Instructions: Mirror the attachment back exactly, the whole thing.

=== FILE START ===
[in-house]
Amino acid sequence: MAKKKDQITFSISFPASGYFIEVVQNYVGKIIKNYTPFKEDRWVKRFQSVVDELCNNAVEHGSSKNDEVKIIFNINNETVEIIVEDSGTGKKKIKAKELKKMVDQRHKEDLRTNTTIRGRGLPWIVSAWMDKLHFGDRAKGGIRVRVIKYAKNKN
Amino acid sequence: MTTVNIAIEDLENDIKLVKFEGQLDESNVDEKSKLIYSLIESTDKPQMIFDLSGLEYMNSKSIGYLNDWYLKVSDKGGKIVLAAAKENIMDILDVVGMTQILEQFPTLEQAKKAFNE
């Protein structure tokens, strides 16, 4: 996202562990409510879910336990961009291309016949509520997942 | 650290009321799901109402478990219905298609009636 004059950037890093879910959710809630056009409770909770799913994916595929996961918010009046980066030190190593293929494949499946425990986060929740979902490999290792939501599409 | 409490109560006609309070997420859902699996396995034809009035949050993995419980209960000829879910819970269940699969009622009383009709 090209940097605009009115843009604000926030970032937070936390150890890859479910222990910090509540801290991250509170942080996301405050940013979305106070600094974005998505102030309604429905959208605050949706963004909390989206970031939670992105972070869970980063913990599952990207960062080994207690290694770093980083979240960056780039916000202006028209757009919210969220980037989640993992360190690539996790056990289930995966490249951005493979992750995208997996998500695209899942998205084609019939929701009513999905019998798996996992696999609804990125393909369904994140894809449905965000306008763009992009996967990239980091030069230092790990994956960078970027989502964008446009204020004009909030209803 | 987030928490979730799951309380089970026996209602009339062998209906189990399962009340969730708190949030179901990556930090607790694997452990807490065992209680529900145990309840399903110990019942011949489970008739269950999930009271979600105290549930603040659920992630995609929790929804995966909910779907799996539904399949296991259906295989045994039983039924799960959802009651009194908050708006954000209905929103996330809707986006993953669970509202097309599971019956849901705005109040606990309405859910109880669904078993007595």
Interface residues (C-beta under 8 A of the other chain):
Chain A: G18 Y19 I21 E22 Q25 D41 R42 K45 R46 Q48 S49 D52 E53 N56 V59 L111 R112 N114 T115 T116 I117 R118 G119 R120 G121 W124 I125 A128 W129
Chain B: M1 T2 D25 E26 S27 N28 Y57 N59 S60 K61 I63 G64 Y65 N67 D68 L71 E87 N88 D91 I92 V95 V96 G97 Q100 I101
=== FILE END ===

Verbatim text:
[in-house]
Amino acid sequence: MAKKKDQITFSISFPASGYFIEVVQNYVGKIIKNYTPFKEDRWVKRFQSVVDELCNNAVEHGSSKNDEVKIIFNINNETVEIIVEDSGTGKKKIKAKELKKMVDQRHKEDLRTNTTIRGRGLPWIVSAWMDKLHFGDRAKGGIRVRVIKYAKNKN
Amino acid sequence: MTTVNIAIEDLENDIKLVKFEGQLDESNVDEKSKLIYSLIESTDKPQMIFDLSGLEYMNSKSIGYLNDWYLKVSDKGGKIVLAAAKENIMDILDVVGMTQILEQFPTLEQAKKAFNE
């Protein structure tokens, strides 16, 4: 996202562990409510879910336990961009291309016949509520997942 | 650290009321799901109402478990219905298609009636 004059950037890093879910959710809630056009409770909770799913994916595929996961918010009046980066030190190593293929494949499946425990986060929740979902490999290792939501599409 | 409490109560006609309070997420859902699996396995034809009035949050993995419980209960000829879910819970269940699969009622009383009709 090209940097605009009115843009604000926030970032937070936390150890890859479910222990910090509540801290991250509170942080996301405050940013979305106070600094974005998505102030309604429905959208605050949706963004909390989206970031939670992105972070869970980063913990599952990207960062080994207690290694770093980083979240960056780039916000202006028209757009919210969220980037989640993992360190690539996790056990289930995966490249951005493979992750995208997996998500695209899942998205084609019939929701009513999905019998798996996992696999609804990125393909369904994140894809449905965000306008763009992009996967990239980091030069230092790990994956960078970027989502964008446009204020004009909030209803 | 987030928490979730799951309380089970026996209602009339062998209906189990399962009340969730708190949030179901990556930090607790694997452990807490065992209680529900145990309840399903110990019942011949489970008739269950999930009271979600105290549930603040659920992630995609929790929804995966909910779907799996539904399949296991259906295989045994039983039924799960959802009651009194908050708006954000209905929103996330809707986006993953669970509202097309599971019956849901705005109040606990309405859910109880669904078993007595």
Interface residues (C-beta under 8 A of the other chain):
Chain A: G18 Y19 I21 E22 Q25 D41 R42 K45 R46 Q48 S49 D52 E53 N56 V59 L111 R112 N114 T115 T116 I117 R118 G119 R120 G121 W124 I125 A128 W129
Chain B: M1 T2 D25 E26 S27 N28 Y57 N59 S60 K61 I63 G64 Y65 N67 D68 L71 E87 N88 D91 I92 V95 V96 G97 Q100 I101